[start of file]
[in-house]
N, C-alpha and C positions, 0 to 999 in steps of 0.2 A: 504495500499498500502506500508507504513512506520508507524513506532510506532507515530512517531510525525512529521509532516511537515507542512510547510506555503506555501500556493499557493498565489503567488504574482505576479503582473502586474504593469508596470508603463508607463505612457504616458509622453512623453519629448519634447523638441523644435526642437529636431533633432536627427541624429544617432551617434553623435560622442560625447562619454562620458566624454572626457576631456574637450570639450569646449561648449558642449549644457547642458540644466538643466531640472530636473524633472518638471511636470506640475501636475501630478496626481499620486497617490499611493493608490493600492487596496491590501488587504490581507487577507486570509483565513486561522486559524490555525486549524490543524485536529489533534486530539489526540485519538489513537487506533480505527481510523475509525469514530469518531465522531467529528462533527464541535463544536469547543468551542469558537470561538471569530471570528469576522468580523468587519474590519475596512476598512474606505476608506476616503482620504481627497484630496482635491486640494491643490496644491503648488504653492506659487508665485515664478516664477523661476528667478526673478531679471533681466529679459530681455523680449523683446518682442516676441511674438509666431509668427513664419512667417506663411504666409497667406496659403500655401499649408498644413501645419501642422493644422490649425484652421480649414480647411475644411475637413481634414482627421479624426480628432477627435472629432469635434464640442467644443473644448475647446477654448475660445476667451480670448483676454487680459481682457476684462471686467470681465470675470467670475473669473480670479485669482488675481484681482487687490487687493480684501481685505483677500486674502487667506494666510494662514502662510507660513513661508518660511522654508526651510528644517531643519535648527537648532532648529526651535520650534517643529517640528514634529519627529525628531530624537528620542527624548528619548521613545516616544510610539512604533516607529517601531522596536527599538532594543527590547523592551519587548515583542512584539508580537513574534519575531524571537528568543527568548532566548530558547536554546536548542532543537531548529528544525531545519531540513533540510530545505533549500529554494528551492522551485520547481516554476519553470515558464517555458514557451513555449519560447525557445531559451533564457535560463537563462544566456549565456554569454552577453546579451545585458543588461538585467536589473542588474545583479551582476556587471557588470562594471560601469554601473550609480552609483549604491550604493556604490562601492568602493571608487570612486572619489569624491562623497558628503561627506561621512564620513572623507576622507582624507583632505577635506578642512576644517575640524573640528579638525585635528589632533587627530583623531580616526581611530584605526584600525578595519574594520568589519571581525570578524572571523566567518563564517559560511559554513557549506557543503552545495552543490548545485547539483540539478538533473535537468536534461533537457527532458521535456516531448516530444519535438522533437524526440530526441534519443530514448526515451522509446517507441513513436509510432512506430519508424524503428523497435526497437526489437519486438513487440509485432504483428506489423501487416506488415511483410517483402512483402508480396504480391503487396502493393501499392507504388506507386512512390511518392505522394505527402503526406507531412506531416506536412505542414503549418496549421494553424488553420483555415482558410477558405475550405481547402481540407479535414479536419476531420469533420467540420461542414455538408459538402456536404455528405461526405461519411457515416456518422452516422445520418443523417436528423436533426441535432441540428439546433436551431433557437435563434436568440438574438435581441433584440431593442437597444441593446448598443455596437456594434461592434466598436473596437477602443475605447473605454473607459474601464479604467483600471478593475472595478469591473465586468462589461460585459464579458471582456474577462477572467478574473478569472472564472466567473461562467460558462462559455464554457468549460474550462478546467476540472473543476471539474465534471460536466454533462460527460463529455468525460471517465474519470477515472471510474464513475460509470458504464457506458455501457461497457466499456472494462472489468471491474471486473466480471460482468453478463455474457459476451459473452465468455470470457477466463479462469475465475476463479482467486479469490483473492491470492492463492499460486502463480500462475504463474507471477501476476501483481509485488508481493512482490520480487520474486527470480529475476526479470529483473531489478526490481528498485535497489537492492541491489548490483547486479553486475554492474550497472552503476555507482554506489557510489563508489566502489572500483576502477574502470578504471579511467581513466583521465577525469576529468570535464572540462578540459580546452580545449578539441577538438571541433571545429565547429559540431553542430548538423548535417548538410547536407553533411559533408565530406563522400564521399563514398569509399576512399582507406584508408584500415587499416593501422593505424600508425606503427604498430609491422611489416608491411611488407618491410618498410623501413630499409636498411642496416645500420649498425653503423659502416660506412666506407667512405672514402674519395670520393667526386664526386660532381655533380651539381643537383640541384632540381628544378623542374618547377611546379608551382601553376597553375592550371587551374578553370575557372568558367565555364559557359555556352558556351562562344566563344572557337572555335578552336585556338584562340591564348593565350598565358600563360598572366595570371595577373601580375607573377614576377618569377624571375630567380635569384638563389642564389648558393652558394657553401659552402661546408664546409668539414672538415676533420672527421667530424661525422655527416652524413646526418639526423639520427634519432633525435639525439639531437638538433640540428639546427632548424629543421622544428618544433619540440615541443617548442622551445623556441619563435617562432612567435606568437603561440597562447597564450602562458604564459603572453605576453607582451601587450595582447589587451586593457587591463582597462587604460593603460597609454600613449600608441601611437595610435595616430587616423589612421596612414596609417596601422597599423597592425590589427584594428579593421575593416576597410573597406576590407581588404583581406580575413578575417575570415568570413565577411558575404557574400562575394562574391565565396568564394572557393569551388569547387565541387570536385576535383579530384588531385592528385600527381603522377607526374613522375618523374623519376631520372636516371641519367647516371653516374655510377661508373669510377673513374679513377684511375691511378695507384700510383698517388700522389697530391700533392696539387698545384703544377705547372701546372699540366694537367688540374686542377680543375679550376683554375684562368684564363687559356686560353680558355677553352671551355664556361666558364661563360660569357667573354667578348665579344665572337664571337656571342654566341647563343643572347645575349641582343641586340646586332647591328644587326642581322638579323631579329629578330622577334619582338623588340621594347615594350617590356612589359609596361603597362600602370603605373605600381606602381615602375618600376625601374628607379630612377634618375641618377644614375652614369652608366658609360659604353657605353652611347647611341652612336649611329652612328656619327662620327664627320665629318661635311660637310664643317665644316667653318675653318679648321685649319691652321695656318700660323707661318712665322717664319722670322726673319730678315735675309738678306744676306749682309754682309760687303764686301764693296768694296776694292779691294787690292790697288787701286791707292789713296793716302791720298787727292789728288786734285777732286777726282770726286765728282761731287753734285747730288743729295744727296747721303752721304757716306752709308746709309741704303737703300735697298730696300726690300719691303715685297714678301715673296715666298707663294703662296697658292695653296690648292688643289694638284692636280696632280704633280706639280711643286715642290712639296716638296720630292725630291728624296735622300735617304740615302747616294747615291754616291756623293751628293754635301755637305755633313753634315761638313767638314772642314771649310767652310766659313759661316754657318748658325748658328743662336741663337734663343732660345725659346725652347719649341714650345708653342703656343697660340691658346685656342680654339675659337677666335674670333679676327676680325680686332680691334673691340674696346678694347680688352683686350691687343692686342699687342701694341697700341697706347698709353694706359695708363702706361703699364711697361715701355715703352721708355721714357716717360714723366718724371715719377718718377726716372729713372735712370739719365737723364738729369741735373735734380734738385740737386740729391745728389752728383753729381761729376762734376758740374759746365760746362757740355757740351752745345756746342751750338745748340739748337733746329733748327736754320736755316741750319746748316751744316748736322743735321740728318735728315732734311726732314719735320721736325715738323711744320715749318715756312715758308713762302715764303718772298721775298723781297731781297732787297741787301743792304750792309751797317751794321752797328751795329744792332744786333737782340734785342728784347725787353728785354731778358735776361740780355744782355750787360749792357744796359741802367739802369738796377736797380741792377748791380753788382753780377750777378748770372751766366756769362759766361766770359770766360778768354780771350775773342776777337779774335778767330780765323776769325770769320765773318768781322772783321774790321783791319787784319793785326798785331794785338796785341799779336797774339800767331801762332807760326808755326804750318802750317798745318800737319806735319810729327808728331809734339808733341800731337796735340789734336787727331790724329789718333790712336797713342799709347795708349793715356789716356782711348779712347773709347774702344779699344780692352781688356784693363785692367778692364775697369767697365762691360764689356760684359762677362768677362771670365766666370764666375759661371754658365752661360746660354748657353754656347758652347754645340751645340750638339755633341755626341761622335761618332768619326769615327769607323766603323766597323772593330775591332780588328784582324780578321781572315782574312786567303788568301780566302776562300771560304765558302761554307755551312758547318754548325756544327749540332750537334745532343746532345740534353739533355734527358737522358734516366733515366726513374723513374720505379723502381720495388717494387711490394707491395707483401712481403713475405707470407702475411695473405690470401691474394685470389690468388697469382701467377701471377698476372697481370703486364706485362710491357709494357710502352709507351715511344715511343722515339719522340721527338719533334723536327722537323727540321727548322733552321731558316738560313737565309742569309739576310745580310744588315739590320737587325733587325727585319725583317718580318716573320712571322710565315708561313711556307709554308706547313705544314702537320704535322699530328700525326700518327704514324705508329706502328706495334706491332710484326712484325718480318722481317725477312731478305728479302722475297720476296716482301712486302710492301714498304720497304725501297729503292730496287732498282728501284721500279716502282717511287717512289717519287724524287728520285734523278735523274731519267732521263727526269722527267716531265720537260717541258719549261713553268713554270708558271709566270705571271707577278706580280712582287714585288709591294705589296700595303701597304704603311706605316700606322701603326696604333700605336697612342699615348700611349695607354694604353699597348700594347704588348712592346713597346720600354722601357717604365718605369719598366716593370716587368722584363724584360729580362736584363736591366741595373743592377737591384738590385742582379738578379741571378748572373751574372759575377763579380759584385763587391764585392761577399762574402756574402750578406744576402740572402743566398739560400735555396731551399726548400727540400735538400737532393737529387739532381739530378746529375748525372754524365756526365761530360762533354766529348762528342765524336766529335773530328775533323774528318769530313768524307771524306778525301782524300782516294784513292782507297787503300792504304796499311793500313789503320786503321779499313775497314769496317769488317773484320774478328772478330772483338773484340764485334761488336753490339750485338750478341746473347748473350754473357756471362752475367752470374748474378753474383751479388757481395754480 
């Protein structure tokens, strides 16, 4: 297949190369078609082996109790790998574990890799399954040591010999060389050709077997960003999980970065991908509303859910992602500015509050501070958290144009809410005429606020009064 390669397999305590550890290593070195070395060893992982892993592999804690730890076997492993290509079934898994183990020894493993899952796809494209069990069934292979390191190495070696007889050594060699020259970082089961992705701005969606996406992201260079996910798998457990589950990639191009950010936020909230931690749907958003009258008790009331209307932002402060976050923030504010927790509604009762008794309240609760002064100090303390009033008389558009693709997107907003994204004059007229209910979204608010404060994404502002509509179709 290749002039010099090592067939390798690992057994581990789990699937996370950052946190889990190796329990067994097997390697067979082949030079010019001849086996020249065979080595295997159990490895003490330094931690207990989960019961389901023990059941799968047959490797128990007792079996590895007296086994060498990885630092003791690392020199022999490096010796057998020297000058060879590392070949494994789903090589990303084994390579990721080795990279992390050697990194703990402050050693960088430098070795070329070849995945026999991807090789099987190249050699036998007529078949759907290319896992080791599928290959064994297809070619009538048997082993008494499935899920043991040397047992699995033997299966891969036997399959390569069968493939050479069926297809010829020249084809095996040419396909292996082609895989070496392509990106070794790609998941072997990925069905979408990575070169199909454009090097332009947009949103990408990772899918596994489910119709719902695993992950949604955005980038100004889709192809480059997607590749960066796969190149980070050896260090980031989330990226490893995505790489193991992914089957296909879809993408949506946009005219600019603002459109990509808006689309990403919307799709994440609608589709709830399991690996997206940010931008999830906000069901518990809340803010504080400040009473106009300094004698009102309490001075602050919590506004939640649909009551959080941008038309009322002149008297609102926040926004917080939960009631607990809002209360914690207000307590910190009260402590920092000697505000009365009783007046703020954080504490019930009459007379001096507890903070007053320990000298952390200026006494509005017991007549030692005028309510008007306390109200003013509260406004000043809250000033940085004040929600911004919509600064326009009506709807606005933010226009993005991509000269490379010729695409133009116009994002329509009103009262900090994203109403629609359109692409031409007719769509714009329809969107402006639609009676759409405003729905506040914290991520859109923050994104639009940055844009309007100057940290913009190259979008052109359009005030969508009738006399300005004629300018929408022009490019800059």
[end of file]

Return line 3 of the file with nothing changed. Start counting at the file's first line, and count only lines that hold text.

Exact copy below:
């Protein structure tokens, strides 16, 4: 297949190369078609082996109790790998574990890799399954040591010999060389050709077997960003999980970065991908509303859910992602500015509050501070958290144009809410005429606020009064 390669397999305590550890290593070195070395060893992982892993592999804690730890076997492993290509079934898994183990020894493993899952796809494209069990069934292979390191190495070696007889050594060699020259970082089961992705701005969606996406992201260079996910798998457990589950990639191009950010936020909230931690749907958003009258008790009331209307932002402060976050923030504010927790509604009762008794309240609760002064100090303390009033008389558009693709997107907003994204004059007229209910979204608010404060994404502002509509179709 290749002039010099090592067939390798690992057994581990789990699937996370950052946190889990190796329990067994097997390697067979082949030079010019001849086996020249065979080595295997159990490895003490330094931690207990989960019961389901023990059941799968047959490797128990007792079996590895007296086994060498990885630092003791690392020199022999490096010796057998020297000058060879590392070949494994789903090589990303084994390579990721080795990279992390050697990194703990402050050693960088430098070795070329070849995945026999991807090789099987190249050699036998007529078949759907290319896992080791599928290959064994297809070619009538048997082993008494499935899920043991040397047992699995033997299966891969036997399959390569069968493939050479069926297809010829020249084809095996040419396909292996082609895989070496392509990106070794790609998941072997990925069905979408990575070169199909454009090097332009947009949103990408990772899918596994489910119709719902695993992950949604955005980038100004889709192809480059997607590749960066796969190149980070050896260090980031989330990226490893995505790489193991992914089957296909879809993408949506946009005219600019603002459109990509808006689309990403919307799709994440609608589709709830399991690996997206940010931008999830906000069901518990809340803010504080400040009473106009300094004698009102309490001075602050919590506004939640649909009551959080941008038309009322002149008297609102926040926004917080939960009631607990809002209360914690207000307590910190009260402590920092000697505000009365009783007046703020954080504490019930009459007379001096507890903070007053320990000298952390200026006494509005017991007549030692005028309510008007306390109200003013509260406004000043809250000033940085004040929600911004919509600064326009009506709807606005933010226009993005991509000269490379010729695409133009116009994002329509009103009262900090994203109403629609359109692409031409007719769509714009329809969107402006639609009676759409405003729905506040914290991520859109923050994104639009940055844009309007100057940290913009190259979008052109359009005030969508009738006399300005004629300018929408022009490019800059």